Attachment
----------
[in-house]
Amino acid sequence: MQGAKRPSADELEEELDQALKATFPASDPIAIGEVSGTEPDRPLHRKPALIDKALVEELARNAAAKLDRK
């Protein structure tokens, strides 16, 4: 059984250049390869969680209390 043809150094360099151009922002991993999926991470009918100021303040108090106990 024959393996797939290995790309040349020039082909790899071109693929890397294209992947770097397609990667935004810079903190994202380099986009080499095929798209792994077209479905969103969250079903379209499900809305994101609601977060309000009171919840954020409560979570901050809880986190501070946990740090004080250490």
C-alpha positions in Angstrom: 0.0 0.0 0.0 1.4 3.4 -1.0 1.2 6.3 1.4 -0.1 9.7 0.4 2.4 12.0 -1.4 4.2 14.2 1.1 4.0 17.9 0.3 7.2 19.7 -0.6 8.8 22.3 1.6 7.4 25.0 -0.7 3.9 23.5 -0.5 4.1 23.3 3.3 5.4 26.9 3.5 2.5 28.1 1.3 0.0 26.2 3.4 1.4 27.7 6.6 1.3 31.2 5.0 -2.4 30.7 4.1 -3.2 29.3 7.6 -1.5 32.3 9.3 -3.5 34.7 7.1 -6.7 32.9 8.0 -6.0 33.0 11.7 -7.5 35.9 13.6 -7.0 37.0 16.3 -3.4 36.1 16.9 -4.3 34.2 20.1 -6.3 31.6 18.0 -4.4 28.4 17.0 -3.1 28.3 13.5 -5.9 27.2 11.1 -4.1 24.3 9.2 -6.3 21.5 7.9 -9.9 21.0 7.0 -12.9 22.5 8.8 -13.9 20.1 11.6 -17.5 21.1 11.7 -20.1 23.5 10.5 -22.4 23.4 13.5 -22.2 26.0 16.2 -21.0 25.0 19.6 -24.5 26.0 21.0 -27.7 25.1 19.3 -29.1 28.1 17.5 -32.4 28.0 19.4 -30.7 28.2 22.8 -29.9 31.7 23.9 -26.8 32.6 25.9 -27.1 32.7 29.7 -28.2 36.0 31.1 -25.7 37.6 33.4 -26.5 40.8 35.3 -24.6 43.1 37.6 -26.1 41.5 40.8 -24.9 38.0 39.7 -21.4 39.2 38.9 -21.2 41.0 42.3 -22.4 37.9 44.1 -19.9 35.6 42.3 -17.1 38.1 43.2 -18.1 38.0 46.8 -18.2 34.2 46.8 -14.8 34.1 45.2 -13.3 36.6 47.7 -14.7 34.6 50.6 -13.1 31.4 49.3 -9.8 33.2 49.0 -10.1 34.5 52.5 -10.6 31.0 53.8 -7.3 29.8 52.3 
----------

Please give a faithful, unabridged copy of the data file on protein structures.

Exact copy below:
[in-house]
Amino acid sequence: MQGAKRPSADELEEELDQALKATFPASDPIAIGEVSGTEPDRPLHRKPALIDKALVEELARNAAAKLDRK
């Protein structure tokens, strides 16, 4: 059984250049390869969680209390 043809150094360099151009922002991993999926991470009918100021303040108090106990 024959393996797939290995790309040349020039082909790899071109693929890397294209992947770097397609990667935004810079903190994202380099986009080499095929798209792994077209479905969103969250079903379209499900809305994101609601977060309000009171919840954020409560979570901050809880986190501070946990740090004080250490």
C-alpha positions in Angstrom: 0.0 0.0 0.0 1.4 3.4 -1.0 1.2 6.3 1.4 -0.1 9.7 0.4 2.4 12.0 -1.4 4.2 14.2 1.1 4.0 17.9 0.3 7.2 19.7 -0.6 8.8 22.3 1.6 7.4 25.0 -0.7 3.9 23.5 -0.5 4.1 23.3 3.3 5.4 26.9 3.5 2.5 28.1 1.3 0.0 26.2 3.4 1.4 27.7 6.6 1.3 31.2 5.0 -2.4 30.7 4.1 -3.2 29.3 7.6 -1.5 32.3 9.3 -3.5 34.7 7.1 -6.7 32.9 8.0 -6.0 33.0 11.7 -7.5 35.9 13.6 -7.0 37.0 16.3 -3.4 36.1 16.9 -4.3 34.2 20.1 -6.3 31.6 18.0 -4.4 28.4 17.0 -3.1 28.3 13.5 -5.9 27.2 11.1 -4.1 24.3 9.2 -6.3 21.5 7.9 -9.9 21.0 7.0 -12.9 22.5 8.8 -13.9 20.1 11.6 -17.5 21.1 11.7 -20.1 23.5 10.5 -22.4 23.4 13.5 -22.2 26.0 16.2 -21.0 25.0 19.6 -24.5 26.0 21.0 -27.7 25.1 19.3 -29.1 28.1 17.5 -32.4 28.0 19.4 -30.7 28.2 22.8 -29.9 31.7 23.9 -26.8 32.6 25.9 -27.1 32.7 29.7 -28.2 36.0 31.1 -25.7 37.6 33.4 -26.5 40.8 35.3 -24.6 43.1 37.6 -26.1 41.5 40.8 -24.9 38.0 39.7 -21.4 39.2 38.9 -21.2 41.0 42.3 -22.4 37.9 44.1 -19.9 35.6 42.3 -17.1 38.1 43.2 -18.1 38.0 46.8 -18.2 34.2 46.8 -14.8 34.1 45.2 -13.3 36.6 47.7 -14.7 34.6 50.6 -13.1 31.4 49.3 -9.8 33.2 49.0 -10.1 34.5 52.5 -10.6 31.0 53.8 -7.3 29.8 52.3 